Combine everything in a large bowl. Mix well. If the dough has dry lumps that won't incorporate, add a little bit - like a Tablespoon - of water. If the dough is really sticky, add a little bit more flour. Knead until dough is smooth. This takes a while but it's good exercise. :-) Cut dough into ¼'s. Cover the pieces you haven't rolled yet with plastic wrap. Roll dough as thin as you like. It's going to plump up when you cook it. If you roll it too thick, it will be doughy in the center. Try to go thinner than you want and you'll most likely be pleased with the result. To cut, lightly sprinkle top of pasta sheet with flour, fold up into a package you can cut efficiently with a knife. Folding into ⅓'s or ¼'s works well; for a visual on this check out these photos. Flour any parts that will touch when folded to prevent sticking. Use a sharp knife to cut into strips, like fettuccine. After cutting, fluff up to separate the noodles and flour some more. To cook, drop into boiling water. Cook for 1-2 minutes until al dente. They cook lightning fast, and will go from perfect to mush quickly. Set a timer. Who wants all that hard work to go to waste?

To freeze: dust well with flour and lay flat or arrange into single-serving nests on a pan and place in the freezer. When fully frozen, drop them into a plastic bag and seal tightly. They will keep for a few months in the freezer

Tuesday, November 4, 2014

Green Chile Cheese Cornbread

It's the end of the garden season here, except for the heartiest of veggies. I picked the last of the green chiles, a mixed bag of Hungarian sweet, mild and medium Mexican chiles. They are small, so not worthy of roasting. I sautéed them in a little bit of oil and waited from some inspiration to strike.

Green chile cheese cornbread!

I used to get cheesy green chile grits on ski trips. A friend from Alabama with a taste for spicy introduced me to them. They were rich! This isn't so rich, but it brings in many of the same flavors. You could even make it with roasted red or green peppers. Not spicy at all but very delicious. It's a tasty way to get a little bit of vegetables into your cornbread and it goes well with School of Eating Good cauliflower-leek soup.

Green Chile Cheese Cornbread
(makes 9 servings)

non-stick cooking spray for pan
¼ cup vegetable oil or melted butter
1 egg
1 cup + 1 Tablespoon milk
¼ cup plain lowfat yogurt
1 Tablespoon sugar
1 cup cornmeal
1 cup all purpose flour
2 ¾ teaspoons baking powder(see Note)
⅛ teaspoon baking soda
1 teaspoon salt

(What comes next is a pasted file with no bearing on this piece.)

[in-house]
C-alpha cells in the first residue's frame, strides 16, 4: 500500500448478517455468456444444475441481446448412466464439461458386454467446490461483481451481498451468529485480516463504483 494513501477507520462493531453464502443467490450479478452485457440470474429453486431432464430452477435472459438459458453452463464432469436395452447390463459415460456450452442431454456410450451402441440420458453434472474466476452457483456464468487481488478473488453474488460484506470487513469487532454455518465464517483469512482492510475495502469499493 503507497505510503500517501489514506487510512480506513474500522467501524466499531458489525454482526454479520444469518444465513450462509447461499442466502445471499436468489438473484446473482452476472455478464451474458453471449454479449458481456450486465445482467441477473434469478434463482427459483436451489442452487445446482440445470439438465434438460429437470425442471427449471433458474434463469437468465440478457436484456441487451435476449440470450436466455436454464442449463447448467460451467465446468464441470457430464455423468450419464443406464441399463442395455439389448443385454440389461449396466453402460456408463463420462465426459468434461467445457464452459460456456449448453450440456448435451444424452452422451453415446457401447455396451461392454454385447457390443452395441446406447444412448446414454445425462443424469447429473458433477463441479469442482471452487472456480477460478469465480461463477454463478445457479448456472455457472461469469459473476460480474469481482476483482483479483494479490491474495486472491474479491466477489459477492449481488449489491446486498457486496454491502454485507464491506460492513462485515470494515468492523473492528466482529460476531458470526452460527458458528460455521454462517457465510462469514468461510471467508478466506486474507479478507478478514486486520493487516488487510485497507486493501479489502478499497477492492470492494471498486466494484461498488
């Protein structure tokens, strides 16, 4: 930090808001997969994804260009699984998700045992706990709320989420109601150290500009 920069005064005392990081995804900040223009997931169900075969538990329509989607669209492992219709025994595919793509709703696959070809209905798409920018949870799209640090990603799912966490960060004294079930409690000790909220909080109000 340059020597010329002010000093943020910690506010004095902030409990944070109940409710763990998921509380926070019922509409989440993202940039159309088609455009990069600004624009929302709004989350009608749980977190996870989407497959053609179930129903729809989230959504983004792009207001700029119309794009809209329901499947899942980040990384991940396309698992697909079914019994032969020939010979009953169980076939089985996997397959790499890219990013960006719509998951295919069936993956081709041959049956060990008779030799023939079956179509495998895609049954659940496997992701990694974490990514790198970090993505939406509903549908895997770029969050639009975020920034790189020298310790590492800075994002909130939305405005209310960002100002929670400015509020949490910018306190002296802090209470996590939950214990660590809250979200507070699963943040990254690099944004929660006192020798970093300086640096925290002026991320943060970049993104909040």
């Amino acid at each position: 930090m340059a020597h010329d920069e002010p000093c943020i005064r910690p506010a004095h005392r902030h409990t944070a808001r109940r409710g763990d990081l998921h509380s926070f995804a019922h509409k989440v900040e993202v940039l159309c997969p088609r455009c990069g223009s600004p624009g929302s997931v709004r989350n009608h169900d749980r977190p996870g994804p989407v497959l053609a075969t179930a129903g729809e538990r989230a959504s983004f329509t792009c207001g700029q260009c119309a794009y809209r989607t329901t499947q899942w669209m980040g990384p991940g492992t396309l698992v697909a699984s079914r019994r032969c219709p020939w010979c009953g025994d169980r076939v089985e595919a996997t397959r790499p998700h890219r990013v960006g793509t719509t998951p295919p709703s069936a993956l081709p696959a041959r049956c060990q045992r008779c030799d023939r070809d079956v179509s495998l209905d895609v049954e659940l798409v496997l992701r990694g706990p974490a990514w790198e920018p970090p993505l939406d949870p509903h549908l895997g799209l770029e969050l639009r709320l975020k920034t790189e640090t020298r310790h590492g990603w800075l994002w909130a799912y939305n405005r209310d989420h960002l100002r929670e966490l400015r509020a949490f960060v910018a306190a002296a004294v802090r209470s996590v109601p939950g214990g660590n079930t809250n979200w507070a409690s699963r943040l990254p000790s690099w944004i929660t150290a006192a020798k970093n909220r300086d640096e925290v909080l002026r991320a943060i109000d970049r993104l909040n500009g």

1 cup grated Cheddar or Monterey Jack cheese
½ cup roasted or sautéed peppers, diced

Preheat oven to 425°F. Spray an 8"x8" baking pan with non-stick cooking spray. Set aside.

In a large bowl, whisk together vegetable oil, egg, milk, yogurt, and sugar. In a small bowl, mix together the cornmeal, flour, baking powder, baking soda, and salt. Stir dry ingredients into wet ingredients and mix only enough to moisten all dry ingredients. Stir in cheese and peppers. Pour into prepared pan. Bake for 25 minutes. Test with a toothpick; if wet batter sticks to it, bake another few minutes. But, cake is moist even when done and 25 minutes should be enough. Allow to cool, and cut into 9 servings.

Because the cake is so moist, it does not keep well at room temperature. If you don't plan to eat it all within 24 hours, freeze it. It freezes beautifully if you wrap it tightly in plastic wrap, then place in a plastic bag.

Note: this recipe was tested at 5300 ft. If you live near sea level, like most people, reduce milk to 1 cup, and use 1 Tablespoon of baking powder.

Adapted from a basic cornbread in Pie in the Sky by Susan G. Prudy, William Morrow, 2005.

Monday, November 3, 2014

Cauliflower-Leek Soup for The 52 New Foods Challenge

I've been reading The 52 New Food Challenge by Jennifer Tyler Lee, the creator of Crunch a Color. I received a pre-release copy. It's hitting the shelves this week and it's a thoughtful guide for getting more fruits, vegetables, and whole grains into your family's diet. The recipes are simple for each of the 52 foods featured in the book. If you are introducing a new food into your diet, one you've never tried before, do you really want to spend a lot of time on a dish you may not love? The important thing thing is to try it, and the recipe shouldn't become a barrier to that.